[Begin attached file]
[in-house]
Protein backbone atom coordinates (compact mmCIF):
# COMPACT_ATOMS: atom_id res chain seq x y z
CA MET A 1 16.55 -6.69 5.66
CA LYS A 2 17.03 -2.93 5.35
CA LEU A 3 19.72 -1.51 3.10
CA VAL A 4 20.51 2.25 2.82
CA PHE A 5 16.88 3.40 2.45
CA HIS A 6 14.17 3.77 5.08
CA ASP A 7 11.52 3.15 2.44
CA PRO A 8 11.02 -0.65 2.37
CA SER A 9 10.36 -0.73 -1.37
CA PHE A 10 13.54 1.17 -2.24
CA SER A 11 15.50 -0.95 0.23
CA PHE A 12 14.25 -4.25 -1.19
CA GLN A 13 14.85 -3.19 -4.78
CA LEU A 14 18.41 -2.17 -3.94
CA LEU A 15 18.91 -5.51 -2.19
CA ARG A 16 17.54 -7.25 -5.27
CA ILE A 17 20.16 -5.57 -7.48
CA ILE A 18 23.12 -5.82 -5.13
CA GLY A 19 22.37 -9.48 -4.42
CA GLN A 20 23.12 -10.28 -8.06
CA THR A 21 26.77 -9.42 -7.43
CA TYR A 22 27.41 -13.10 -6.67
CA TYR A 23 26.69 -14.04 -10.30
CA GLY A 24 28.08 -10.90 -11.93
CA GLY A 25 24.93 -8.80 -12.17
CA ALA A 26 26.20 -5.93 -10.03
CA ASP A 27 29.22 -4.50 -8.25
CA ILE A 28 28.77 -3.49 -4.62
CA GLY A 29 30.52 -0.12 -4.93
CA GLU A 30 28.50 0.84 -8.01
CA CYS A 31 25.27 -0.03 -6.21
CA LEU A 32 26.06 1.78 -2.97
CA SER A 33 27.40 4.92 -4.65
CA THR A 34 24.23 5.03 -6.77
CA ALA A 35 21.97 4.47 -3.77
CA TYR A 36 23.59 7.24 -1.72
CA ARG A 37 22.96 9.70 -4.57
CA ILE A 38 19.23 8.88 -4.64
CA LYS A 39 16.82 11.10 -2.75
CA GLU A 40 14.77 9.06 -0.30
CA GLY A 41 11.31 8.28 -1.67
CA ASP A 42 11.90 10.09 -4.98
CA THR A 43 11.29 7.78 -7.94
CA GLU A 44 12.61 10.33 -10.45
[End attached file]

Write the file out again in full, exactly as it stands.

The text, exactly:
[in-house]
Protein backbone atom coordinates (compact mmCIF):
# COMPACT_ATOMS: atom_id res chain seq x y z
CA MET A 1 16.55 -6.69 5.66
CA LYS A 2 17.03 -2.93 5.35
CA LEU A 3 19.72 -1.51 3.10
CA VAL A 4 20.51 2.25 2.82
CA PHE A 5 16.88 3.40 2.45
CA HIS A 6 14.17 3.77 5.08
CA ASP A 7 11.52 3.15 2.44
CA PRO A 8 11.02 -0.65 2.37
CA SER A 9 10.36 -0.73 -1.37
CA PHE A 10 13.54 1.17 -2.24
CA SER A 11 15.50 -0.95 0.23
CA PHE A 12 14.25 -4.25 -1.19
CA GLN A 13 14.85 -3.19 -4.78
CA LEU A 14 18.41 -2.17 -3.94
CA LEU A 15 18.91 -5.51 -2.19
CA ARG A 16 17.54 -7.25 -5.27
CA ILE A 17 20.16 -5.57 -7.48
CA ILE A 18 23.12 -5.82 -5.13
CA GLY A 19 22.37 -9.48 -4.42
CA GLN A 20 23.12 -10.28 -8.06
CA THR A 21 26.77 -9.42 -7.43
CA TYR A 22 27.41 -13.10 -6.67
CA TYR A 23 26.69 -14.04 -10.30
CA GLY A 24 28.08 -10.90 -11.93
CA GLY A 25 24.93 -8.80 -12.17
CA ALA A 26 26.20 -5.93 -10.03
CA ASP A 27 29.22 -4.50 -8.25
CA ILE A 28 28.77 -3.49 -4.62
CA GLY A 29 30.52 -0.12 -4.93
CA GLU A 30 28.50 0.84 -8.01
CA CYS A 31 25.27 -0.03 -6.21
CA LEU A 32 26.06 1.78 -2.97
CA SER A 33 27.40 4.92 -4.65
CA THR A 34 24.23 5.03 -6.77
CA ALA A 35 21.97 4.47 -3.77
CA TYR A 36 23.59 7.24 -1.72
CA ARG A 37 22.96 9.70 -4.57
CA ILE A 38 19.23 8.88 -4.64
CA LYS A 39 16.82 11.10 -2.75
CA GLU A 40 14.77 9.06 -0.30
CA GLY A 41 11.31 8.28 -1.67
CA ASP A 42 11.90 10.09 -4.98
CA THR A 43 11.29 7.78 -7.94
CA GLU A 44 12.61 10.33 -10.45